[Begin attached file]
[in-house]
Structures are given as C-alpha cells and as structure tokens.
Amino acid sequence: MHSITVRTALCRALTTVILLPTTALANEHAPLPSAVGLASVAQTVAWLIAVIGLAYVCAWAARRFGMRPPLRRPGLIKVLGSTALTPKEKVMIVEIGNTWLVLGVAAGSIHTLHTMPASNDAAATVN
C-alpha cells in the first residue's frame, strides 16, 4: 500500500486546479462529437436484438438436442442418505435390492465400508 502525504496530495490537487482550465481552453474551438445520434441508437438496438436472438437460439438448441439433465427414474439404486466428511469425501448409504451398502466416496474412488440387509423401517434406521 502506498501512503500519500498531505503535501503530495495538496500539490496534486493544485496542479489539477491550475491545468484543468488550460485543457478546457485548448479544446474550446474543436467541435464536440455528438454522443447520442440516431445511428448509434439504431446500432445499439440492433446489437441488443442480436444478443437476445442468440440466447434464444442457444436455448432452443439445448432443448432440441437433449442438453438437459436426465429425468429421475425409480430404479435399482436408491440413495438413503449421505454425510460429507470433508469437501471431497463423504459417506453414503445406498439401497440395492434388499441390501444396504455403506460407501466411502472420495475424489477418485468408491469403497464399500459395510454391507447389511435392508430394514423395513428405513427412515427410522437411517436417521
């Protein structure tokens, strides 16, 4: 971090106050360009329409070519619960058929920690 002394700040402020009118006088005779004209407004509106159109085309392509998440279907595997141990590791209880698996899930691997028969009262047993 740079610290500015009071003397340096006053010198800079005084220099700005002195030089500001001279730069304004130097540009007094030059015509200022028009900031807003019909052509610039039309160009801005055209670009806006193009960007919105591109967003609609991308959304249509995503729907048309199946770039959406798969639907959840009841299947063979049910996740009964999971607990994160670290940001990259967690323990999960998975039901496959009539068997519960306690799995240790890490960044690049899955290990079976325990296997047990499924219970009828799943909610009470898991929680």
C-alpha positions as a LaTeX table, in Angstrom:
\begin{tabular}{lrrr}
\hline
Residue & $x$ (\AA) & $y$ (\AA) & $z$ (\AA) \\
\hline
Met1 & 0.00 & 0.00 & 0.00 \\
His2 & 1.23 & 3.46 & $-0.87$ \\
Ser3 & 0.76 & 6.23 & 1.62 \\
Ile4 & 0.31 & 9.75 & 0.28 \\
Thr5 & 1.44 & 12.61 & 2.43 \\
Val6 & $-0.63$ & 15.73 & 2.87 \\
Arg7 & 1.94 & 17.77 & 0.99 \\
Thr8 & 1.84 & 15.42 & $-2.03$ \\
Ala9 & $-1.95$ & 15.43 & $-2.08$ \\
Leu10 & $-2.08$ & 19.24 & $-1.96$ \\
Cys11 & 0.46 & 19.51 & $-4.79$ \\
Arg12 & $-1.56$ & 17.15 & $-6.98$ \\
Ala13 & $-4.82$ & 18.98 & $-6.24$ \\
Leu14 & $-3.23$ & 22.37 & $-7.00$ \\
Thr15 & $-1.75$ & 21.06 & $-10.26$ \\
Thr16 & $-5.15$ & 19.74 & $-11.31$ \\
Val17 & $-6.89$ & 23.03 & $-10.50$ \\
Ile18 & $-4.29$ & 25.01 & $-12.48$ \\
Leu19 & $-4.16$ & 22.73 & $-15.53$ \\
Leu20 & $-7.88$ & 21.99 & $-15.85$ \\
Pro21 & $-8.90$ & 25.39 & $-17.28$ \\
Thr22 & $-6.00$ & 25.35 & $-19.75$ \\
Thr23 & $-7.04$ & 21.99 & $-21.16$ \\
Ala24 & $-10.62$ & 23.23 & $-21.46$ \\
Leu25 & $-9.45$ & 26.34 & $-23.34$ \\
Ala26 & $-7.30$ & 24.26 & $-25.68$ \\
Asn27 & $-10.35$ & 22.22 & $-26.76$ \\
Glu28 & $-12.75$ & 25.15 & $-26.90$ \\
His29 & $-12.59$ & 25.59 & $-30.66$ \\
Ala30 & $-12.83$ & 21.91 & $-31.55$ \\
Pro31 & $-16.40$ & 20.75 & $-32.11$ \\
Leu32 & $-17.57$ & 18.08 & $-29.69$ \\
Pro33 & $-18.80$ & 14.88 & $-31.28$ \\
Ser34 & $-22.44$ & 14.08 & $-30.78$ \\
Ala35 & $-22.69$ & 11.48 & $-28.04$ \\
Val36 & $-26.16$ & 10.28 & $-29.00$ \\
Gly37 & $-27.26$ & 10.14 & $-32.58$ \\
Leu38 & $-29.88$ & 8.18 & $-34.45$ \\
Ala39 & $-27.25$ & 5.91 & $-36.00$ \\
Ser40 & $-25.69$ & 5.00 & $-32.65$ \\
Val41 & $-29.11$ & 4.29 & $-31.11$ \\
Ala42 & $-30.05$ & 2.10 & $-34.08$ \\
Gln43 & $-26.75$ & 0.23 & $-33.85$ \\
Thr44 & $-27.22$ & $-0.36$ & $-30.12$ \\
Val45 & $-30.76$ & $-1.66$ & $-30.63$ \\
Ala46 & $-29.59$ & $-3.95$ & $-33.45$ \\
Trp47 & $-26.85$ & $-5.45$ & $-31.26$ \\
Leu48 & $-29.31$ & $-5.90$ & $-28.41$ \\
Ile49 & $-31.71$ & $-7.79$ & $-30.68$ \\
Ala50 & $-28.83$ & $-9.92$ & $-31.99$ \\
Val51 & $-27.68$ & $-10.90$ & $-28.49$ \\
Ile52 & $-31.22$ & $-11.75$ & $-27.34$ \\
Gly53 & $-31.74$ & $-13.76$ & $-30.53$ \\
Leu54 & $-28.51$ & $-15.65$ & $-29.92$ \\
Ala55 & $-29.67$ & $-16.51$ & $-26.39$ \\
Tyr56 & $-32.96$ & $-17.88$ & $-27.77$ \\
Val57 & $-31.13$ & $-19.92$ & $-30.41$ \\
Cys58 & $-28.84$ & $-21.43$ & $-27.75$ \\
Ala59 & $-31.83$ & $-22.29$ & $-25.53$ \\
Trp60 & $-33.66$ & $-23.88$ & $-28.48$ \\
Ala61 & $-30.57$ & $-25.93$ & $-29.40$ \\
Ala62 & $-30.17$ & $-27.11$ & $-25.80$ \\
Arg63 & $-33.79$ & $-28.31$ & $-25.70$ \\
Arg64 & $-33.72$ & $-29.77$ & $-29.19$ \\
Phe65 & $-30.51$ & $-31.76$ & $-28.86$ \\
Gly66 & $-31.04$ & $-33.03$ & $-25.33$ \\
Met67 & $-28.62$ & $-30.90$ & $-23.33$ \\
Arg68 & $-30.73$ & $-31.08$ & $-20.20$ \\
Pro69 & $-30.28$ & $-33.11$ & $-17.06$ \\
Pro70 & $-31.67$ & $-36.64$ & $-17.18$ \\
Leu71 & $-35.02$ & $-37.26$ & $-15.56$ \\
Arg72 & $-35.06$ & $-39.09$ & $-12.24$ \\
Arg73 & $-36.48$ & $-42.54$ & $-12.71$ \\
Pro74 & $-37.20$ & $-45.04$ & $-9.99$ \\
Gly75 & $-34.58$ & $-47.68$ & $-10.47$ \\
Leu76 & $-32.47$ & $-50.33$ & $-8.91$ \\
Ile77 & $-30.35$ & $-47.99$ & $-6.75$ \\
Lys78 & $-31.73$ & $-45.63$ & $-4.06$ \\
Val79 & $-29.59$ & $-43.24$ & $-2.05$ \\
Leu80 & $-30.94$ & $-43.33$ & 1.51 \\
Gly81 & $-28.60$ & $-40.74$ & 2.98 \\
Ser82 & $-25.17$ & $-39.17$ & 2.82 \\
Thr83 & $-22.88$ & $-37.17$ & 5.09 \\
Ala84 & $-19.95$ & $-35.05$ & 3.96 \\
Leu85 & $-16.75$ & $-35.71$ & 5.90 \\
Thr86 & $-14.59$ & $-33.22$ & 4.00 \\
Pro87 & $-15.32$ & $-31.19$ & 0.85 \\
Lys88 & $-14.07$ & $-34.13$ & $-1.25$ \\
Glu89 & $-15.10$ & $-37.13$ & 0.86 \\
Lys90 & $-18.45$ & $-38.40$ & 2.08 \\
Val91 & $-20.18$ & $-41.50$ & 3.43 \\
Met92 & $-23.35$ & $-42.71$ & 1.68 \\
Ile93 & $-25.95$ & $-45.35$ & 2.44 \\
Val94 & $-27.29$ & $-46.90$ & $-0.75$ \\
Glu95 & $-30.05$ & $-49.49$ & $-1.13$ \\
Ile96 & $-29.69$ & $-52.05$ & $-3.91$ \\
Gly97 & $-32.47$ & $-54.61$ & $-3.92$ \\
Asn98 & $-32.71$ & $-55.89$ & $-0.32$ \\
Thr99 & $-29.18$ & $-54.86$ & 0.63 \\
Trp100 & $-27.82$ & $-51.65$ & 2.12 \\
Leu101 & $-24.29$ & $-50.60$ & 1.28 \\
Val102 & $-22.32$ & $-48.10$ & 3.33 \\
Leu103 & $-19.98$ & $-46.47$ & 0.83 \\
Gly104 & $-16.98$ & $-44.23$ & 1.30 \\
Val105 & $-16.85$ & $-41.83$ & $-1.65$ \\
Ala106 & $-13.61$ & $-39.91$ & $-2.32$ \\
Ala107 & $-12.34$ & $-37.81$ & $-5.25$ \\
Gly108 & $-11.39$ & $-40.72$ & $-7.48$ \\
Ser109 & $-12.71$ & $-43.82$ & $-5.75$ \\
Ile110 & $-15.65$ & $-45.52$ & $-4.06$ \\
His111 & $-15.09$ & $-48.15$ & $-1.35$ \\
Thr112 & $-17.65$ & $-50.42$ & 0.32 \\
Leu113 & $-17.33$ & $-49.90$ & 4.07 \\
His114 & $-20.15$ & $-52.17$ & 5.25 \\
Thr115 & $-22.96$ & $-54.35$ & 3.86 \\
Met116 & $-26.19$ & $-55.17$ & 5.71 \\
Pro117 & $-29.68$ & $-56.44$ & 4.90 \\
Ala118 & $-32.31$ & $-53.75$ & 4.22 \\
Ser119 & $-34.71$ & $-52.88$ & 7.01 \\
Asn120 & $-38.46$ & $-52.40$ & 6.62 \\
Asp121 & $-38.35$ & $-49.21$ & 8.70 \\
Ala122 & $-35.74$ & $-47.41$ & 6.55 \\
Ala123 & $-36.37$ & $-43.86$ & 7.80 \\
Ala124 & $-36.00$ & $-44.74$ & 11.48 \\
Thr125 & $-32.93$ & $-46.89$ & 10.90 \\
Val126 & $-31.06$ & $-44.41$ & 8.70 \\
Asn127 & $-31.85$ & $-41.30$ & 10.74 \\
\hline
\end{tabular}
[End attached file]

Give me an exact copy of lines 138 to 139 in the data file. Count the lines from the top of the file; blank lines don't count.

\hline
\end{tabular}